As technology becomes less expensive, toy manufacturers have been introducing more advanced electronic learning toys in greater numbers. Powered by massive advertising campaigns and often coordinated with licensed property, these toys have been selling very well. But not to everyone.
- Educational, low-tech toys for tots have been gaining popularity with college-educated parents.
- Their non-structured design promotes open-ended play and relational development.
- No longer found just in preschools, parents have been buying these toys for their homes.
Toy buyers in the key demographic of college-educated parents have been increasingly turning their attention to “low-tech” toys, which are designed with specific, research-based social or emotional developmental goals in mind.
According to Crystal Perry, owner of online retailer Come Play With Me, which specializes in learning toys, her customer base generally consists of college-educated parents who are concerned about the developmental research behind a toy’s design and generally have the necessary free time to interact with their children while they play.
“Interestingly, the greatest demand for research-based, non-electronic learning toys was initially from preschools,” Perry says. “But as education-conscious parents see the learning toys their children are playing with at preschool, we’re seeing an increased demand for these toys for at-home use.”
Perry adds that a common trait among her best-selling toys is an “ability to cross developmental lines.” She explains that simple blocks, for example, might be played with in one manner by a 6 month old, in a different manner by a 12 month old, and in yet another way by an 18 month old. That versatility is a benefit sought by Perry’s key demographic.
Another apparent reason for the increased popularity of low-tech learning toys is identified by Ron Kaplan, president of Action Products International, a Florida-based toy maker known for its “edu-tainment” toys, such as I Dig excavation sets and Space Voyagers authentic space toys.
“A primary difference between electronic and non-electronic learning toys lies in who or what the child interacts with,” Kaplan says. “Electronic toys are often designed with the expectation that the child will interact with the toy, while non-electronic toys encourage the child to interact with peers or adults. An increasing number of parents and caregivers are becoming aware of that distinction.”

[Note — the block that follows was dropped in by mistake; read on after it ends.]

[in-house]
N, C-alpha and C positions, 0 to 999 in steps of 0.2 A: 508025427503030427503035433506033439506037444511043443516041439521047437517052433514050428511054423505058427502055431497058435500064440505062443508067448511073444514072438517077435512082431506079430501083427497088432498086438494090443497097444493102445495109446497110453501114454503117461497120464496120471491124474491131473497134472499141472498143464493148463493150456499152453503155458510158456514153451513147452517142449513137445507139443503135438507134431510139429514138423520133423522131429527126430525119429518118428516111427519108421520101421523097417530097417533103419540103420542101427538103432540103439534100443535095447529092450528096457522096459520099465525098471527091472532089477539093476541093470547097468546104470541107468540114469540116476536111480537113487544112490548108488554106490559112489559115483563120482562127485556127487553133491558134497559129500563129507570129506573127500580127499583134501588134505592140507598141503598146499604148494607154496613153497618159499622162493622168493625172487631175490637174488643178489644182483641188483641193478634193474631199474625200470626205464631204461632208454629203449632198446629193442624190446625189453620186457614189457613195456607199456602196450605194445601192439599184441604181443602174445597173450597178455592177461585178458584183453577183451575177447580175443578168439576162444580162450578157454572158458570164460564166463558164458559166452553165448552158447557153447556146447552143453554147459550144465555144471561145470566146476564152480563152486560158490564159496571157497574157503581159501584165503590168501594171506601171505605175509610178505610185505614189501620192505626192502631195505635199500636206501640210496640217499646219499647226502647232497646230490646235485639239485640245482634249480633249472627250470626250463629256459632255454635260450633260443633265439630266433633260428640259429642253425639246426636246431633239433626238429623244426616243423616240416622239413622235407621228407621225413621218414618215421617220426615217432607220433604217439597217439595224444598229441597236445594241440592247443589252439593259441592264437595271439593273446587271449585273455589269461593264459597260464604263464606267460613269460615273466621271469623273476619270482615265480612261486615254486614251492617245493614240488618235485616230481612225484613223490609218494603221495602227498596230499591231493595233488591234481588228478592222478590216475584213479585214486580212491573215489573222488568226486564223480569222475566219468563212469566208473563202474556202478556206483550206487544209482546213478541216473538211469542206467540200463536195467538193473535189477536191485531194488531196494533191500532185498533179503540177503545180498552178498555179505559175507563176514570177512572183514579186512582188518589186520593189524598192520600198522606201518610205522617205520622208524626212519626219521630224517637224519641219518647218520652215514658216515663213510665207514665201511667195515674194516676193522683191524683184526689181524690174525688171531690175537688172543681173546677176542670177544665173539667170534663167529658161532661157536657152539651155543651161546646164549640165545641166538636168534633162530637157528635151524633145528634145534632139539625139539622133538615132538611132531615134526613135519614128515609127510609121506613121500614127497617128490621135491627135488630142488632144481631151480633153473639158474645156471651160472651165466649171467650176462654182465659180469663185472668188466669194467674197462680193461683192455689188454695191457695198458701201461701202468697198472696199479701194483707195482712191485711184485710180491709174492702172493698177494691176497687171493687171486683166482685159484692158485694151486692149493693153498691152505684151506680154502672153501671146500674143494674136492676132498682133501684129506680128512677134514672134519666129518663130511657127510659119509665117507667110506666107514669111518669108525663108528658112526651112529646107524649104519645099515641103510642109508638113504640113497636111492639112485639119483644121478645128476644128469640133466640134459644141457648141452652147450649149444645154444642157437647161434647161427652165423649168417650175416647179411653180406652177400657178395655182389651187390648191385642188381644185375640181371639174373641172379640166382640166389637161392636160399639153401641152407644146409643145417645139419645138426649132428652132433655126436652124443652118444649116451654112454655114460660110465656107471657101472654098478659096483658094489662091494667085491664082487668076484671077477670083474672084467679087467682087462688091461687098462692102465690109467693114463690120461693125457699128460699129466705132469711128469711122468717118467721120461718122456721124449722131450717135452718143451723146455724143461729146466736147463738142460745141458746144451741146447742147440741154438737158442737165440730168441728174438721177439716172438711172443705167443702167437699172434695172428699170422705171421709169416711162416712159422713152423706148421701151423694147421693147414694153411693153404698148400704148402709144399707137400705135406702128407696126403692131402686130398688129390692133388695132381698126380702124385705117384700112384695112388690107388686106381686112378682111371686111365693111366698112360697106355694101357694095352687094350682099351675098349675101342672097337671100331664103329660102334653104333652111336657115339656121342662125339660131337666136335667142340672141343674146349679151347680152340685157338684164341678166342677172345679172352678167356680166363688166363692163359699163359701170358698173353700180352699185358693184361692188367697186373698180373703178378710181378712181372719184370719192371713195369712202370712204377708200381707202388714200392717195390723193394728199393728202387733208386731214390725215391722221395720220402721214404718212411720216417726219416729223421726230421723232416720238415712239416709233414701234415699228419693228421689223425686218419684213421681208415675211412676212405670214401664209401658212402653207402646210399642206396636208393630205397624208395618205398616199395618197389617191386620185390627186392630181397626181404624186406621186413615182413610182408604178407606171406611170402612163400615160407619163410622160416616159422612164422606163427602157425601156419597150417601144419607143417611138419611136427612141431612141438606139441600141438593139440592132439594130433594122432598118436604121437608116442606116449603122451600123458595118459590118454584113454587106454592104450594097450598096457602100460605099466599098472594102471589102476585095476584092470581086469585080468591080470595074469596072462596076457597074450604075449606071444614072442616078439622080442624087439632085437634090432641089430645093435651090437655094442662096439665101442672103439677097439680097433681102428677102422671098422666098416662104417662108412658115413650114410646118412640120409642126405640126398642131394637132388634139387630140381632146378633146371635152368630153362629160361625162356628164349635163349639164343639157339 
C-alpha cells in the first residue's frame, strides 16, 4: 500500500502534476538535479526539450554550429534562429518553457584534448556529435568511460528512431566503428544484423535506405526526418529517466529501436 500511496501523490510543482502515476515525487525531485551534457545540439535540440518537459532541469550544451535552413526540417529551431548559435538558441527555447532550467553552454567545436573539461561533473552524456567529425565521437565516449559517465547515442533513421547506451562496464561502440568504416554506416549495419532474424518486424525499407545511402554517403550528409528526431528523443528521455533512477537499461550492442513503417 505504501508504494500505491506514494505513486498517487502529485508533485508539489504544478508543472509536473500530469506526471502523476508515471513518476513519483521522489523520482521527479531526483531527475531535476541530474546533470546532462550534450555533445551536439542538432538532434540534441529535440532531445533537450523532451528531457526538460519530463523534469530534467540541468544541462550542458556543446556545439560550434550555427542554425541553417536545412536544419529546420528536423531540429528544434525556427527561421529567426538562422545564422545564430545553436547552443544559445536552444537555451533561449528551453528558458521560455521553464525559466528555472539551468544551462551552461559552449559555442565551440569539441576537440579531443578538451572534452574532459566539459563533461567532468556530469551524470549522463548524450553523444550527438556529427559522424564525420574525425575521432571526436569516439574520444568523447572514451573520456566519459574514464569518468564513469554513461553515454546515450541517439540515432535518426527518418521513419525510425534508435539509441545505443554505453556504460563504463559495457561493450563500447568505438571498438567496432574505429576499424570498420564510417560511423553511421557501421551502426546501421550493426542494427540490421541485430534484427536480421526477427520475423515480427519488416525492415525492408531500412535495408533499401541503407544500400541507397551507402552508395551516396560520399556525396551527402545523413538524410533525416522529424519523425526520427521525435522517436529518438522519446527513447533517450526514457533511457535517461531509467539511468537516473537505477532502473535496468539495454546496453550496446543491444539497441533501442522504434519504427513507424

Susan Oliver, executive director of Playing For Keeps, a national nonprofit organization dedicated to improving children’s access to healthy, constructive play, points out that while child development research has been central to promoting learning toys for decades, it is beginning to appear in the marketing approaches taken by mainstream toy manufacturers as well. Oliver mentions that the packaging of many toys now includes messages citing the approval of child development experts or the life skills the toys will help develop.
Specifically determining whether electronic or non-electronic learning toys is more beneficial for child development is difficult, as much of the developmental and/or play research is conducted by toy manufacturers, and their findings are proprietary. Play research is being conducted at the university level, however, and by organizations like Playing For Keeps.
“Generally, play research has been limited to short-term studies with smaller samples,” Oliver says. “But the academic community is working toward establishing a national play research agenda, which will bring together the efforts of educators, human services providers and parents to translate research data into usable information, which will likely confirm preliminary findings that toys which generate safe, nonviolent play and encourage children to develop positive relationships, creativity and curiosity about the world around them can advance their social and academic development.”
As more manufacturers note the growing number of parents who consider the developmental benefits of a toy when making a buying decision, more products are being designed based upon child development research. Examples include the Gertie Ball by Small World Toys, a soft play ball made tacky to the touch for easy catching and improved motor skills; the Whoozit by Manhattan Toys (ToyDirectory), a toy/teether that sports a hidden mirror and a variety of textures and sounds for tactile and audible stimulation; and the Quercetti Saxoflute, which allows children to configure 15 separate pieces into different musical instruments, allowing the child to creatively explore the world of music.
A fine example of specifically targeting the developmentally-concerned buyer is seen at the Tiny Love (ToyDirectory) Soft Developmental Toys Web site. The developmental value of each toy on the site (including both low-tech and electronic toys) is evaluated by Tiny Love’s child development experts on what they call The Seven Elements: senses, gross motor skills, fine motor skills, object permanence, language and communication, cognition and emotional quotient. Tiny Love adds another service to its Web patrons with a Toy Corner feature – a search engine that will recommend a list, or “toy box,” of age-appropriate learning toys which combine to foster balanced development of the seven elements.
This blend of the increasingly popular electronic learning toys with low-tech options is exactly what Reyne Rice of the Toy Industry Association would recommend. Since skills are best learned when a variety of the senses are engaged in the play experience, manufacturers need to demonstrate the relevance of traditional learning as a counter-balance to technology learning, he says. An education that hones both technology skills and social and emotional intelligence will help produce mature, balanced adults.